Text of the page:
Referring to FIGS. 8A and 8B together, for example, the support member 800 includes a front side 802 and a back side 804 facing opposite the front side 802. The support member 800 further includes a plurality of support blocks or stand-offs 806 at the front side 802 of the support member 800. In this embodiment, the support blocks 806 are integral components of the support member 800 such that the resulting blocks 806 and support member 800 are a single, unitary component formed from the same material rather than the support blocks being separate components attached to and/or formed on the support member as described previously. The support blocks 806 can be formed at the front side 802 of the support member 800 using an etching process, a grinding process, an additive process, or another suitable method. The dimensions and arrangement of the support blocks 806 can be generally similar to the configuration of the support blocks 106 on the support member 100. For example, the individual support blocks 806 can be separated from each other by gaps or channels 810, and the adhesive material 820 can be deposited into the gaps 810. After forming the support blocks 806, the support member 800 can be used in subsequent processing steps that are at least generally similar to those described above with respect to FIGS. 2A-7.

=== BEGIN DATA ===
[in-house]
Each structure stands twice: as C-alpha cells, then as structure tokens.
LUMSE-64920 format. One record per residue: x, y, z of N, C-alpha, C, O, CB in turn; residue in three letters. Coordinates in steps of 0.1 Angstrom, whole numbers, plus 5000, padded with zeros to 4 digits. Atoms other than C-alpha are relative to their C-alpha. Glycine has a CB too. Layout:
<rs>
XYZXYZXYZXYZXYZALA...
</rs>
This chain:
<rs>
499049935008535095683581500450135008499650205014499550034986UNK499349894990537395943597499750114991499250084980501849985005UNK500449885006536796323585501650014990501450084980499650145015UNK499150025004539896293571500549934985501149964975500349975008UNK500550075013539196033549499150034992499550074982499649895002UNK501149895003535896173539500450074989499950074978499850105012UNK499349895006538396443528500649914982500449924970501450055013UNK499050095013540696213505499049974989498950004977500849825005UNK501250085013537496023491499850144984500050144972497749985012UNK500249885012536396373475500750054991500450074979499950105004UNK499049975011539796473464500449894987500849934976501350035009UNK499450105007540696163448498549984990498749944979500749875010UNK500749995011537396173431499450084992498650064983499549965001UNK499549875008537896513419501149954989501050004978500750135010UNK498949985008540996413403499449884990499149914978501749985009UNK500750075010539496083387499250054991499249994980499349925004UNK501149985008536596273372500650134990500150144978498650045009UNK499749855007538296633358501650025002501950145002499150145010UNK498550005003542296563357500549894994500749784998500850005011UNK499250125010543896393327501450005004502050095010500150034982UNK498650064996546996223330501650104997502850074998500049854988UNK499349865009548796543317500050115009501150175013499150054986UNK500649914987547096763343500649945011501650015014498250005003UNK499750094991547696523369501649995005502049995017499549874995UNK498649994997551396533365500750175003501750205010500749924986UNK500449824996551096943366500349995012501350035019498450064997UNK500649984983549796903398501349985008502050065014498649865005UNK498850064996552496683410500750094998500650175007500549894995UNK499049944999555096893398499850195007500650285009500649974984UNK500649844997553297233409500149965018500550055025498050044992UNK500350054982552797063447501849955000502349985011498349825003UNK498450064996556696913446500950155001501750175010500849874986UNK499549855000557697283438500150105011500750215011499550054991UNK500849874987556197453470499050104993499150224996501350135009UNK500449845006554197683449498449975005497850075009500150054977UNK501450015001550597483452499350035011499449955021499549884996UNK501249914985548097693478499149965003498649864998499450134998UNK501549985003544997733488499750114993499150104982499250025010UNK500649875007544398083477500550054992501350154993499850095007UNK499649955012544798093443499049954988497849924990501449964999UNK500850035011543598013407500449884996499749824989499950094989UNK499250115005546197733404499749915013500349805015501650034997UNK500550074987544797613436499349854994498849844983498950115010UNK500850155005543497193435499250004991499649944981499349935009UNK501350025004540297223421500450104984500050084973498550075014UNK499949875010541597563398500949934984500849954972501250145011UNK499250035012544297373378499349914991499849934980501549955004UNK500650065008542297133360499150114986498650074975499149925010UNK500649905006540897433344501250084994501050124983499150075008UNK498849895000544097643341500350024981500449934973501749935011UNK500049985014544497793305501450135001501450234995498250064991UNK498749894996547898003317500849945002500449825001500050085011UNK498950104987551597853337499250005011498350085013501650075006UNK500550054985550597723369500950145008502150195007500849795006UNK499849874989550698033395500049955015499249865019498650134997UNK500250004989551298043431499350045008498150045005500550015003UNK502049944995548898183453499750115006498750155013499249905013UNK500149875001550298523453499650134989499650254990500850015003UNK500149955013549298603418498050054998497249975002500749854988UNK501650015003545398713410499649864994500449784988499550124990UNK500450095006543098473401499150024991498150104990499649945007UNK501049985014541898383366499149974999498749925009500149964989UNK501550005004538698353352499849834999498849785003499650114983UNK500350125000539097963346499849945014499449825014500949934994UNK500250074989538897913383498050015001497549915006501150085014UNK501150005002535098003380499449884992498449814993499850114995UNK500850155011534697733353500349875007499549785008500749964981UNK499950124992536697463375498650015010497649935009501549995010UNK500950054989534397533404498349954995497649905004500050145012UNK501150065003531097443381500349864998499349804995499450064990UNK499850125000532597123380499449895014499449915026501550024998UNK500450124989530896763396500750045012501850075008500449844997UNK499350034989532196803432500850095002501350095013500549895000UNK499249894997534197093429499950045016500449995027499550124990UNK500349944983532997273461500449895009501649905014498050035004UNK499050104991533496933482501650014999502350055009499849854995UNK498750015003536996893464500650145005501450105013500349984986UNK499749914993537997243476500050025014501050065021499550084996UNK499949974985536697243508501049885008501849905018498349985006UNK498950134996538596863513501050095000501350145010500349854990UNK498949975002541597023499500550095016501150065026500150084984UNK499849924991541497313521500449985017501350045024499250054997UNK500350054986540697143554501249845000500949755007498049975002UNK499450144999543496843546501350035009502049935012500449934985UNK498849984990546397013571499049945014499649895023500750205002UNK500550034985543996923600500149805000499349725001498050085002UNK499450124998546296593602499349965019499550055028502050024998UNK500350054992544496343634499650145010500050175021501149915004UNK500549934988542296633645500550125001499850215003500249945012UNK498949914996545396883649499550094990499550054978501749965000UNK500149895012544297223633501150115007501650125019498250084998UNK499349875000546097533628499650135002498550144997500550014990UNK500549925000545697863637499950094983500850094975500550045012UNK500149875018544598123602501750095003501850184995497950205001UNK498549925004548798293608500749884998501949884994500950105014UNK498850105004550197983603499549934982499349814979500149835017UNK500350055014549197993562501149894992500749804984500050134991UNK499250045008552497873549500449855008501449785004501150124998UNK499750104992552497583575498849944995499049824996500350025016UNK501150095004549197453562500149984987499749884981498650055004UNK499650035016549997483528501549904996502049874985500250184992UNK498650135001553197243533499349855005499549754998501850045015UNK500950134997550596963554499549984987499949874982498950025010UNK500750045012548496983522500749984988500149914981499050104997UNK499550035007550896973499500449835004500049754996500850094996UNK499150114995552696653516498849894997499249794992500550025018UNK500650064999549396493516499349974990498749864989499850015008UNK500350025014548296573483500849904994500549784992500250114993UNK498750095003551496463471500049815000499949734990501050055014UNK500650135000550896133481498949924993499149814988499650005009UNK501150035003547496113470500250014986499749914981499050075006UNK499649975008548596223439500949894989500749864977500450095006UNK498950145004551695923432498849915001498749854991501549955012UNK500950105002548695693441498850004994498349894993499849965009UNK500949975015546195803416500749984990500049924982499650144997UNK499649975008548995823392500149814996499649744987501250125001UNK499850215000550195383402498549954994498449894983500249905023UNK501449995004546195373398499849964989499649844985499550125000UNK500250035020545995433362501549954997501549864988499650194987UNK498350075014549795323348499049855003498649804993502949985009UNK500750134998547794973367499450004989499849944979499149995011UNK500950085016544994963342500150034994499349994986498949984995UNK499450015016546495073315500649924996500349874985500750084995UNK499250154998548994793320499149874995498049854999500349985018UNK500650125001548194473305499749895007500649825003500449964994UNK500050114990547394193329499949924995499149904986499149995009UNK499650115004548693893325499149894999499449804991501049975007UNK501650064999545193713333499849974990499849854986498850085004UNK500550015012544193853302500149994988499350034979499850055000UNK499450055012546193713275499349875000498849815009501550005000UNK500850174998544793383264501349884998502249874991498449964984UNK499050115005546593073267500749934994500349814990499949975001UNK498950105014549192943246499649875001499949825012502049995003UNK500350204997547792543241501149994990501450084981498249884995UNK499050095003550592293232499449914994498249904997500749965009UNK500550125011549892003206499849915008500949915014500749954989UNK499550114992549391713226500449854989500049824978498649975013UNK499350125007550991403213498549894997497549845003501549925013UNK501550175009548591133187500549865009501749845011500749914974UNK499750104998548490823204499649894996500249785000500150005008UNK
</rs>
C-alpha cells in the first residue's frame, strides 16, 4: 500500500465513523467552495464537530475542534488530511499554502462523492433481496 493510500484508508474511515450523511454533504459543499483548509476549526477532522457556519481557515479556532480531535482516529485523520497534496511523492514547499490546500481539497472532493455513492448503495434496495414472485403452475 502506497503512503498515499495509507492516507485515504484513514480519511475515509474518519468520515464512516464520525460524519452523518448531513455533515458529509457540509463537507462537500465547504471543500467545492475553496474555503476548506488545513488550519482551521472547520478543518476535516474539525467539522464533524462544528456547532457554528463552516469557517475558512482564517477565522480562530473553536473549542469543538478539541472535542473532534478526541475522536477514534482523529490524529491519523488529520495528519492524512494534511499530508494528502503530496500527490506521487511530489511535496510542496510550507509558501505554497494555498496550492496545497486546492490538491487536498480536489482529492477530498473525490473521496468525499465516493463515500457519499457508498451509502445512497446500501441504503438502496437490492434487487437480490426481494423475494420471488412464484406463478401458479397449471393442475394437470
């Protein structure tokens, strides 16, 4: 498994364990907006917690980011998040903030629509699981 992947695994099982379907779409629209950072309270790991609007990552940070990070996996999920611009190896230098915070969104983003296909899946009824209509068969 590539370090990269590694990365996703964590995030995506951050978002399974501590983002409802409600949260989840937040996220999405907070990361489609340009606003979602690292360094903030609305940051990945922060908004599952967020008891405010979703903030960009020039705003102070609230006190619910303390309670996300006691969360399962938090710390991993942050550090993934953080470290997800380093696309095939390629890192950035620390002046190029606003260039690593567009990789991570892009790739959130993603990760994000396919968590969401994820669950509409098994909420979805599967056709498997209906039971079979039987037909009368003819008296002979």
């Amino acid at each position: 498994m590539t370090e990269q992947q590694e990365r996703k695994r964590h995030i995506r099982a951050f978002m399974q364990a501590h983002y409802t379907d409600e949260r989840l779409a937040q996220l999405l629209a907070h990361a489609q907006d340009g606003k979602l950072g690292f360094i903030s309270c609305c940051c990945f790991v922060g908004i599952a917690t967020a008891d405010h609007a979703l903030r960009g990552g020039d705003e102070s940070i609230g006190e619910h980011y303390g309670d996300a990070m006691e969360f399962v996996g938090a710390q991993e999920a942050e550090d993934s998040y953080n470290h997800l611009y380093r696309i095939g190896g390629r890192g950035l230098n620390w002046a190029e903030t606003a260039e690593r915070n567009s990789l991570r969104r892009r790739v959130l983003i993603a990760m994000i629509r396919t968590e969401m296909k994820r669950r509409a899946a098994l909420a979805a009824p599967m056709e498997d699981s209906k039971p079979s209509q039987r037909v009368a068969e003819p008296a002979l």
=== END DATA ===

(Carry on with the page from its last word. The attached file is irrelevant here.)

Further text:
From the foregoing, it will be appreciated that specific embodiments of the invention have been described herein for purposes of illustration, but that various modifications may be made without deviating from the invention. Aspects of the invention described in the context of particular embodiments may be combined or eliminated in other embodiments. Further, while advantages associated with certain embodiments of the invention have been described in the context of those embodiments, other embodiments may also exhibit such advantages, and not all embodiments need necessarily exhibit such advantages to fall within the scope of the invention. Accordingly, the invention is not limited except as by the appended claims.